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The Minimum Payment Trap

Want to get out of debt in the most expensive, most lengthy way possible?

Man Paying with Credit Card
Minimums are not meant to be nice.

Here's a radical suggestion. Don't even look at the minimum payment on your credit card bill. Why not? Because although it gives you a glimpse at the least possible money you can get away with sending to the card company this month, that's the worst thing you can do for your financial future.

And looking at the minimum is an akin to seeing a suggestion that's the amount you should pay. This is due to a little-known psychological trick called, the anchoring effect.

How Long Is The Mississippi River?

The anchoring effect occurs when unrelated data influence your opinions or decisions. Here's an example. Two groups of people were first asked whether the length of the Mississippi River was greater than or less than an arbitrary distance (the first group was shown 70 miles while the second group was shown 2000 miles). They were then asked for their estimate of the river's length. Not surprisingly, the second group picked a much higher estimate for the length of the Mississippi. Both groups had been anchored by the initial data point, even if it wasn't realistic.

Do you want to pay four times as much interest?

A customer's credit card payment behavior is influenced in the same way. A study by Neil Stewart at the University of Warwick tested how card borrowers who don’t usually pay balances in full respond when shown a statement with minimum payment, compared to those given a statement where the minimum payment is omitted. The results were amazing. Borrowers who weren't shown a minimum payment actually paid 70% more than those shown a minimum. Given average interest rates, Stewart found this effect will get credit borrowers to pay four times more in interest over the life of their debt.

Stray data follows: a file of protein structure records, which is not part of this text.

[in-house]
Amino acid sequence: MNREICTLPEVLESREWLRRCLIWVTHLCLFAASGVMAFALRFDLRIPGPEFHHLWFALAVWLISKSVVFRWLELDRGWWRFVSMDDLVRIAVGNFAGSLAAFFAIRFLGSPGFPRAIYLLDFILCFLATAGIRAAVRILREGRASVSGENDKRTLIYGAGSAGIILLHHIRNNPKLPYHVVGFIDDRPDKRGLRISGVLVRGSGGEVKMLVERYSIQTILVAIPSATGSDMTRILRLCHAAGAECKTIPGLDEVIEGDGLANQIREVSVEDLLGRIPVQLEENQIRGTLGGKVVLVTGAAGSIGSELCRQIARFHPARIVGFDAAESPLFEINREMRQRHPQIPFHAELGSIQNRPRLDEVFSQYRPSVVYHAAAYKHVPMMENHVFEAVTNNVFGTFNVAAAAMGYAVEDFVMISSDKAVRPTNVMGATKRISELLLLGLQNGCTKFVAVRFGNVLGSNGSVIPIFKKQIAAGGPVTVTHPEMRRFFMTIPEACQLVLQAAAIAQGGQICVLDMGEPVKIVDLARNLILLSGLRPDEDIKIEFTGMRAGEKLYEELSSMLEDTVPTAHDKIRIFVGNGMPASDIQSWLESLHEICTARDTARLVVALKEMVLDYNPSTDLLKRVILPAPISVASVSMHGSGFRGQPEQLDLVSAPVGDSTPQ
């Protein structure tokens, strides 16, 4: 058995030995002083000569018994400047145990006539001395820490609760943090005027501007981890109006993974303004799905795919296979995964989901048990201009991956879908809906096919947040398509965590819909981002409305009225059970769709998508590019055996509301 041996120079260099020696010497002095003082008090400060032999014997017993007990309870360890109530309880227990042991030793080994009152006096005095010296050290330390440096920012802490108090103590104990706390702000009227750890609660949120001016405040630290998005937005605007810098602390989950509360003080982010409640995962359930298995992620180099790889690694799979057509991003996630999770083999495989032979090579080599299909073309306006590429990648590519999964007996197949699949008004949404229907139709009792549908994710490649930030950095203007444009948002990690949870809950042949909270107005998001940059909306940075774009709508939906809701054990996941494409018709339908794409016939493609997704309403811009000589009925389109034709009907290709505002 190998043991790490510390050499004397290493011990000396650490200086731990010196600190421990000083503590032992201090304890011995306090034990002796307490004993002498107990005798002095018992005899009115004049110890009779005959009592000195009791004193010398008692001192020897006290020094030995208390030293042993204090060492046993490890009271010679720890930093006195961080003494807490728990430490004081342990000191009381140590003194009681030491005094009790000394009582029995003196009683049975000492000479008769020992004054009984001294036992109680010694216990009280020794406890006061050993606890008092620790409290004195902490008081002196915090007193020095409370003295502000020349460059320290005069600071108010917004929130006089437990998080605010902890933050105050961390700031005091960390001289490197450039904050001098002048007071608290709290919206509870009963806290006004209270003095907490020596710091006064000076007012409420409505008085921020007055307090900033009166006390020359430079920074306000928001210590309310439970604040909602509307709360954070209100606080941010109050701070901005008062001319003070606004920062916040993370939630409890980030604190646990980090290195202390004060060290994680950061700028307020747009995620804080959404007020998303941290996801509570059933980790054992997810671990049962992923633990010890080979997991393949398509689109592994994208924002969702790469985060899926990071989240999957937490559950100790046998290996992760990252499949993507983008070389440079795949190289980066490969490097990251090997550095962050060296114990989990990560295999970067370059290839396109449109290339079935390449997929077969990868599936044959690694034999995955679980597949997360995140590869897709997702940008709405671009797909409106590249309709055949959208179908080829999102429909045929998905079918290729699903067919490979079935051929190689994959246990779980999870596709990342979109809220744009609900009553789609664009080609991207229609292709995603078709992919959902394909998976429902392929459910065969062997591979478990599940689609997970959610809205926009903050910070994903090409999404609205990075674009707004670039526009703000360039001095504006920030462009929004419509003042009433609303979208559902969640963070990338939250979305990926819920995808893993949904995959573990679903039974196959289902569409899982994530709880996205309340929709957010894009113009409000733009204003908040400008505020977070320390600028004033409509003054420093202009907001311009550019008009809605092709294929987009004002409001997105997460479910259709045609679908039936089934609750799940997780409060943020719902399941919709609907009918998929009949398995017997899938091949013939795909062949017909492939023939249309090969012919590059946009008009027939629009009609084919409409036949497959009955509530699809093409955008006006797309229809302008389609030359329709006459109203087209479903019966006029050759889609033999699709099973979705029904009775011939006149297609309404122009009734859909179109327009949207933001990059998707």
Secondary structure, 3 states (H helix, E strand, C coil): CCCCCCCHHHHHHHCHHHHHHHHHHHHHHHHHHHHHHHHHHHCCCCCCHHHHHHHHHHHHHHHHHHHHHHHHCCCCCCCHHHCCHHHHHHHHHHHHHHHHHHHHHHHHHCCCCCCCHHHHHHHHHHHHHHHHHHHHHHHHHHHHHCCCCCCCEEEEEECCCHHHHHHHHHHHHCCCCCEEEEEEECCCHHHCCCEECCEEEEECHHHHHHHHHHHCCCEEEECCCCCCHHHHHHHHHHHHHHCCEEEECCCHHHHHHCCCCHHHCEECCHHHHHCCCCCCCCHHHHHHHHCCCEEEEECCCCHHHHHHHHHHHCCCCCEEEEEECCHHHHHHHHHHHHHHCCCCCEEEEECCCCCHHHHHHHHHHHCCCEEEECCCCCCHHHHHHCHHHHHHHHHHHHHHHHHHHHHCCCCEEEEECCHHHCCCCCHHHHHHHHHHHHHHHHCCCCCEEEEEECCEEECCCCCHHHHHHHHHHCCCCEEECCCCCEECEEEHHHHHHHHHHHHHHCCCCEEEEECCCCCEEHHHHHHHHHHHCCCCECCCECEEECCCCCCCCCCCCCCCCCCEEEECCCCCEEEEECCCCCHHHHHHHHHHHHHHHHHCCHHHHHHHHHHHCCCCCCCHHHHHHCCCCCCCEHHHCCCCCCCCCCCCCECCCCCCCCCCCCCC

Minimums aren't there for you.

Credit card companies clearly know this. In an NPR special, Andrew Kahr details how he helped change credit card practices to reduce minimum payments from 5% to 2% to lengthen the repayment period for borrowers and increase profits.

So what should you do? First, recognize that your credit card company is not suggesting a minimum payment to be nice, they're hoping you take longer to pay off your debt. Second, don't base your decisions on the minimum payment—commit yourself to paying a constant amount above the minimum and stay with that amount over time regardless of the statement minimum.

By being aware of how you respond to the banks' strategies, you're better equipped to get yourself out of debt.

Article was written by Jean Chatzky originally for SavveyMoney®.